Hair loss or hair thinning is most commonly associated with predetermined genetic factors and the overall aging process. More serious hair loss than just thinning can be due to another cause, but finding that cause may be quite difficult if the scalp is unscarred and appears normal. It is true that life’s challenges may cause thinning of hair or complete hair loss. These challenges include emotional trauma, illness, protein deprivation, and hormonal changes such as those experienced in pregnancy, puberty and menopause.
Several health conditions, including thyroid disease, anemia, protein deficiency, and low vitamin levels can cause hair loss. Alopecia areata is a form of hair loss produced by the autoimmune destruction of hair follicles in localized areas of the skin. Ask your physician to rule out treatable causes of hair loss by testing your thyroid and other blood tests, such as a CBC (complete blood count).
Most drugs do not cause hair loss, even though ‘hair loss’ may be listed as a drug side effect. The exception to this is cancer chemotherapy and immunosuppressive medications, which commonly cause hair loss. Hair usually regrows after six to twelve months.
It may be helpful to understand the life cycle of your own hair, which covers most of your body, except for the palms of our hands and the soles of our feet. Hair is made of a protein called keratin that is produced in hair follicles in the outer layer of skin. Usually about 90% of the hair on a person’s scalp is growing. Each follicle has its own life cycle that can be affected by age, genetics, disease and a wide variety of factors. The life cycle is divided into three phases:
- Anagen is defined as active hair growth that lasts between two to six years
- Catagen is defined as transitional hair growth that lasts two to three weeks
- Telogen is defined as a resting phase that lasts about two to three months; at the end of this resting phase, the hair is shed, new hair replaces it and the growing cycle starts again.
The rate of hair growth slows down as people age. More hair follicles stay in the resting phase, and the remaining hairs become shorter and fewer in number. In contrast, male pattern baldness may occur as early as the teens, characterized by gradual hair loss and disappearing hair from the crown and the front part of the scalp. This is a genetic condition called Androgenic alopecia.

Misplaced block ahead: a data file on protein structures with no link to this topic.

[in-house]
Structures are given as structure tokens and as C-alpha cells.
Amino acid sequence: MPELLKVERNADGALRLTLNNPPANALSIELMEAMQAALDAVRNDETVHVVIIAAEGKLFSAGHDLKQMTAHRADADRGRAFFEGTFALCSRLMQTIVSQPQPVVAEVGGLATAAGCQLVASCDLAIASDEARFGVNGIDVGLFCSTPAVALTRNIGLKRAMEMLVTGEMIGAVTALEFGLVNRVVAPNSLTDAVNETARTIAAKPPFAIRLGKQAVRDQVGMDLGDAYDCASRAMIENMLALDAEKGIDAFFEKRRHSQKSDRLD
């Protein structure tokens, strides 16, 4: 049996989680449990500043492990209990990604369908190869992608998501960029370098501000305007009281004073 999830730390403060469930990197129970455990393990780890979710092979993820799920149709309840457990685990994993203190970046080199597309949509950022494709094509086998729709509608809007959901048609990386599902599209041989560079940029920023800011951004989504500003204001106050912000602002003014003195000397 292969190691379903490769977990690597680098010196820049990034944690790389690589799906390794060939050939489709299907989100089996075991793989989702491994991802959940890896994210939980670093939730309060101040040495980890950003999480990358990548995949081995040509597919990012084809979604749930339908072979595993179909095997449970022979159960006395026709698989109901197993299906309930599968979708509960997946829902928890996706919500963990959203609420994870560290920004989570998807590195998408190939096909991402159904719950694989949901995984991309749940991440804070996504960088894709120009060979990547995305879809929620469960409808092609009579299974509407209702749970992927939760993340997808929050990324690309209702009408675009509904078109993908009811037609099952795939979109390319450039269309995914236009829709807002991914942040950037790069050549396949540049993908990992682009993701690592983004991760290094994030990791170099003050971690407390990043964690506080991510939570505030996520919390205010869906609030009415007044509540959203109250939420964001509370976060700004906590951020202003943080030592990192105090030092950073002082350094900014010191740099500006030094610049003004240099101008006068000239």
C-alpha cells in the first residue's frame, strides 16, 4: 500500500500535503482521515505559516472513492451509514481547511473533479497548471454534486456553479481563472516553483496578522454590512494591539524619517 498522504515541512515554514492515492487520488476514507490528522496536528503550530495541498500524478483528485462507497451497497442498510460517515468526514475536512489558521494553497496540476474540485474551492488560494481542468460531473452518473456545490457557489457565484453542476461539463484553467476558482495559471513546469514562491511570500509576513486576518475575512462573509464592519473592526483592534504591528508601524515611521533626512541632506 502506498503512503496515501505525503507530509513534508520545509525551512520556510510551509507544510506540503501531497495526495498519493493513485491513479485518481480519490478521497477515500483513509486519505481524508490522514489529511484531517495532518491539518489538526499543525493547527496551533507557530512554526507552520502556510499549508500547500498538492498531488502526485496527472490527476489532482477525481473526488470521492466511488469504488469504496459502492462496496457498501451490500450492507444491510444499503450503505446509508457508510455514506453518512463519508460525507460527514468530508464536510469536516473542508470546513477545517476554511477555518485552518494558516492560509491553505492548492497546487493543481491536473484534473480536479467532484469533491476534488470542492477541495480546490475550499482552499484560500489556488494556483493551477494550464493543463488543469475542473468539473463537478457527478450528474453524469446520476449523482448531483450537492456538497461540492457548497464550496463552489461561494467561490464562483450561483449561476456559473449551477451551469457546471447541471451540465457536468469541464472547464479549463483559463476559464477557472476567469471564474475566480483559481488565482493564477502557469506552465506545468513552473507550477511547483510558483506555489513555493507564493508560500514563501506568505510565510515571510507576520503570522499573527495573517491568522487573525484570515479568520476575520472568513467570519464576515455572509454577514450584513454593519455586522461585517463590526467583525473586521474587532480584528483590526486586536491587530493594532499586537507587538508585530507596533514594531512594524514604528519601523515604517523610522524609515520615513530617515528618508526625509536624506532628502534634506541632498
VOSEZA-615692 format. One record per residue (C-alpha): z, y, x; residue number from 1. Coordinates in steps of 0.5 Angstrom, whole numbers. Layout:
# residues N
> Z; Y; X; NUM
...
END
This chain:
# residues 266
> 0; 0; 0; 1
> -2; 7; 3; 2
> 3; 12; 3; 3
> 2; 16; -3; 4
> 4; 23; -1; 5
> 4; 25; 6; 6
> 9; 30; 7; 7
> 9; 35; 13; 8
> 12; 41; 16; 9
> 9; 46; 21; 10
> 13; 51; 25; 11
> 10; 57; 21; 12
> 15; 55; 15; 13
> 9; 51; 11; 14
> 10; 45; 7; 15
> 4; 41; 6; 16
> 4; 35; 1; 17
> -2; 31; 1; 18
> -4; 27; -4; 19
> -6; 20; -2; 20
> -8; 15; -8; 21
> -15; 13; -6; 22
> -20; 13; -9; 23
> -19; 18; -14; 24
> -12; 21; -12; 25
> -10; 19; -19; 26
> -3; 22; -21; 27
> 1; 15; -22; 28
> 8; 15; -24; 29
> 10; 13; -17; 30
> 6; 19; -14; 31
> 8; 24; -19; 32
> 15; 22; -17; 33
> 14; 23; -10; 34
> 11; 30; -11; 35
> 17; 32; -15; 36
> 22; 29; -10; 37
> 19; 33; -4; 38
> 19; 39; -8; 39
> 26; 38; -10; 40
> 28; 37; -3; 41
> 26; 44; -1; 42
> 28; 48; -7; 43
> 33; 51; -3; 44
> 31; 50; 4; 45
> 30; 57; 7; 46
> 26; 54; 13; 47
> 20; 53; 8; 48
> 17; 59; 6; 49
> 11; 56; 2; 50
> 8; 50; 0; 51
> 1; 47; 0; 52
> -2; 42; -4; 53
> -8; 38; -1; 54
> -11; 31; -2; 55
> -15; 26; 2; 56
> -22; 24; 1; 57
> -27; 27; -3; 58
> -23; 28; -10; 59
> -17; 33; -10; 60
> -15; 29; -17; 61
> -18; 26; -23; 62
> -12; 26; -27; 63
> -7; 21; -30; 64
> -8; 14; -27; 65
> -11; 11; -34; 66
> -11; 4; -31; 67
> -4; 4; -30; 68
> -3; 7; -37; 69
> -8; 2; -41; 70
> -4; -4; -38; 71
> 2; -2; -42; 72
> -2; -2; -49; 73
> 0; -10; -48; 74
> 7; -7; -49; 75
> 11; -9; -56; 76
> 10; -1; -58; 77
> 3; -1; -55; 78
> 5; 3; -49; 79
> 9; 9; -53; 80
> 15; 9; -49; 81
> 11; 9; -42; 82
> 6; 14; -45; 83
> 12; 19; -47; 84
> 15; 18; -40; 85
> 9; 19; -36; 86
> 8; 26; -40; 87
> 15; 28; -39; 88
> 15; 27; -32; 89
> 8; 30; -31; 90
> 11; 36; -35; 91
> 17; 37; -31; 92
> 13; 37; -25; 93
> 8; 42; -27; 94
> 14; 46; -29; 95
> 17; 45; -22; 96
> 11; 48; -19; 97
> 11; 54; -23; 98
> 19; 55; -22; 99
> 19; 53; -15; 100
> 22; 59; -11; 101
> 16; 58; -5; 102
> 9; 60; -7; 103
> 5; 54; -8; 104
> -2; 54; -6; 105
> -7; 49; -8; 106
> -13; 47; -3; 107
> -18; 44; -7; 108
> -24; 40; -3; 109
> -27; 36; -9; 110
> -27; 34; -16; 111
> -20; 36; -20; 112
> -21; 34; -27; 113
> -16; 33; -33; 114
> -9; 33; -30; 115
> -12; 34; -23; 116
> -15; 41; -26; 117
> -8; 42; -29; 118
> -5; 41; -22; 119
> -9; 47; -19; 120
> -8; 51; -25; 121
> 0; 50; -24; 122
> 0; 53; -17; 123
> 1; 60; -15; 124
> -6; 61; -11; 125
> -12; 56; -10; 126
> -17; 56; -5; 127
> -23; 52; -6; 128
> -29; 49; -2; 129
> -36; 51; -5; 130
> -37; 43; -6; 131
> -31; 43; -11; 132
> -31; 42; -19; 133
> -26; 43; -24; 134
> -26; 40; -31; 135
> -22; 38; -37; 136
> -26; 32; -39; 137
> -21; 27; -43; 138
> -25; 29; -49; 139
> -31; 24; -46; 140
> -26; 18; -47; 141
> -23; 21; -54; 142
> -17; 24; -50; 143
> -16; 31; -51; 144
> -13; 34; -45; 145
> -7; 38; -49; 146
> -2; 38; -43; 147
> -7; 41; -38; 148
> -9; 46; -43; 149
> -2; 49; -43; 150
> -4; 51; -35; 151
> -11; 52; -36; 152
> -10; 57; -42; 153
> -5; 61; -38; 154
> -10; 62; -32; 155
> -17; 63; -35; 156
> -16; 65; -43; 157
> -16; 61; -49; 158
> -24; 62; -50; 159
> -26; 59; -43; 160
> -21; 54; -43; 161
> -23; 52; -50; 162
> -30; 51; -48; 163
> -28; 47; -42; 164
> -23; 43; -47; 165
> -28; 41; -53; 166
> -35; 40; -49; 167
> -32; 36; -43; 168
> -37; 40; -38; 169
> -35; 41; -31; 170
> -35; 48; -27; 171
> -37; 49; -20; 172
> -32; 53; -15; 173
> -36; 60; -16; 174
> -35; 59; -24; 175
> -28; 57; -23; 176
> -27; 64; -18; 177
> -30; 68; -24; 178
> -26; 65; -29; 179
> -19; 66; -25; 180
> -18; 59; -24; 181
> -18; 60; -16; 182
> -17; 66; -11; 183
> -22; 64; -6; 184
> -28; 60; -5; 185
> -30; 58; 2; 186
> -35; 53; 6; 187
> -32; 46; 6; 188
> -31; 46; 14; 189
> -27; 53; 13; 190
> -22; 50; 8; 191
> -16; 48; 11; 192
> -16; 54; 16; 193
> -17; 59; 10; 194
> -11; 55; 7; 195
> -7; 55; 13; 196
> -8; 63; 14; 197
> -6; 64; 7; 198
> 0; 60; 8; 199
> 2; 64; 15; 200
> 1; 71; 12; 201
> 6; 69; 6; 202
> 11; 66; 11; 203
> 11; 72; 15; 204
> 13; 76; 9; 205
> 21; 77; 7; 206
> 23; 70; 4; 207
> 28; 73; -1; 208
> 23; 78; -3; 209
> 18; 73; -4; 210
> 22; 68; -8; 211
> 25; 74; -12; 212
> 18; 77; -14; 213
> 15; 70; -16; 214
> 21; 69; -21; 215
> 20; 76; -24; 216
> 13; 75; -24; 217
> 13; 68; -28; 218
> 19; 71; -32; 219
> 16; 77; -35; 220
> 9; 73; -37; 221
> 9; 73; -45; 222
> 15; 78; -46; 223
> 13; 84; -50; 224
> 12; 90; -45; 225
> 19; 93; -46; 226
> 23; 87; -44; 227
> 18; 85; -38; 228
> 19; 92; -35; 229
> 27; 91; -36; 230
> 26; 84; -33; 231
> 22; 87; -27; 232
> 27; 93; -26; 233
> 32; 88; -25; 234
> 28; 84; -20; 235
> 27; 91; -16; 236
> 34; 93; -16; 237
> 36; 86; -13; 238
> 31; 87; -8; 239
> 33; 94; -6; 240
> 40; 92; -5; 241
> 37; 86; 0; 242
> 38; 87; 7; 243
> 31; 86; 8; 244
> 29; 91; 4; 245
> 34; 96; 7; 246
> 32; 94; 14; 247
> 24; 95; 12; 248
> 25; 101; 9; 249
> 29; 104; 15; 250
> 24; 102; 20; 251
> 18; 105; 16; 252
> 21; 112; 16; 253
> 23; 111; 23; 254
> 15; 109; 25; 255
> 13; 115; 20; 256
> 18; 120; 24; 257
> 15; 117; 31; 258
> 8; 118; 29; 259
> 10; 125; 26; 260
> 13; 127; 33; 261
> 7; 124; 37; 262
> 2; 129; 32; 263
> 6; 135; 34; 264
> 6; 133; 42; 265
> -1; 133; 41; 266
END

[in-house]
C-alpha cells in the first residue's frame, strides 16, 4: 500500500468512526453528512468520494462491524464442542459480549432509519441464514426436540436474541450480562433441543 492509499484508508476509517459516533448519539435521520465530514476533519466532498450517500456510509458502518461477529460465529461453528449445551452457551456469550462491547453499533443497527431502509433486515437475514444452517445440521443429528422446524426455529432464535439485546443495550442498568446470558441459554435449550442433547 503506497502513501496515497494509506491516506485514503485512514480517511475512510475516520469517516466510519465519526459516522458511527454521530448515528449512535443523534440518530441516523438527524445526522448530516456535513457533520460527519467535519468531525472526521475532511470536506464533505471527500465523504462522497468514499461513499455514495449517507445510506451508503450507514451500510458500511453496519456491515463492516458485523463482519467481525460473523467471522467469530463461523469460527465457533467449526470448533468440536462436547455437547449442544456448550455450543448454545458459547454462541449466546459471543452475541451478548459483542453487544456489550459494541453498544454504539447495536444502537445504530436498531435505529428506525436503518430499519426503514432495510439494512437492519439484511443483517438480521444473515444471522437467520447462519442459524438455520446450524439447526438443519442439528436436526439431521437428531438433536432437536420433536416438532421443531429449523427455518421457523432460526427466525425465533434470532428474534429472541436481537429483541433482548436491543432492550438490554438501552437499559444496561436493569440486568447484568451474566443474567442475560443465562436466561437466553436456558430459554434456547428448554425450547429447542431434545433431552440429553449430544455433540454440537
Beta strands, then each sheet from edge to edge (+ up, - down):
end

Scarring alopecias result in permanent hair loss. This may be caused by inflammatory skin conditions (cellulitis, folliculitis, acne), and other skin disorders (such as some forms of lupus and lichen planus) often result in scars that destroy hair’s ability to regenerate. Hair too tightly woven and pulled can also result in permanent hair loss, as can hot combs.
Telogen effluvium is hair thinning that is temporary over the scalp that occurs because of changes in the growth cycle of hair. Many more hairs than usual enter the resting phase at the same time, causing hair shedding and subsequent thinning.
Trichotillomania, seen most frequently in children, is a psychological disorder in which a person pulls out one’s own hair.
Alopecia universalis causes all body hair to fall out, including the eyebrows, eyelashes, and pubic hair.
Treatments are few and far between for the aforementioned conditions. Some people may benefit from using Rogaine (minoxidil), which appears to provide modest hair regrowth on areas of the scalp that have gone bald. Many users report good results. Another drug on the market for hair loss is Propecia (finasteride) for male pattern baldness. There are other drugs and treatments that you may want to explore with your dermatologist, including hair transplantation. Corticosteroids may have only temporary relief. If your hair loss is as serious as the conditions listed, it is important to see your dermatologist and rule out causes that may be temporary or fixable.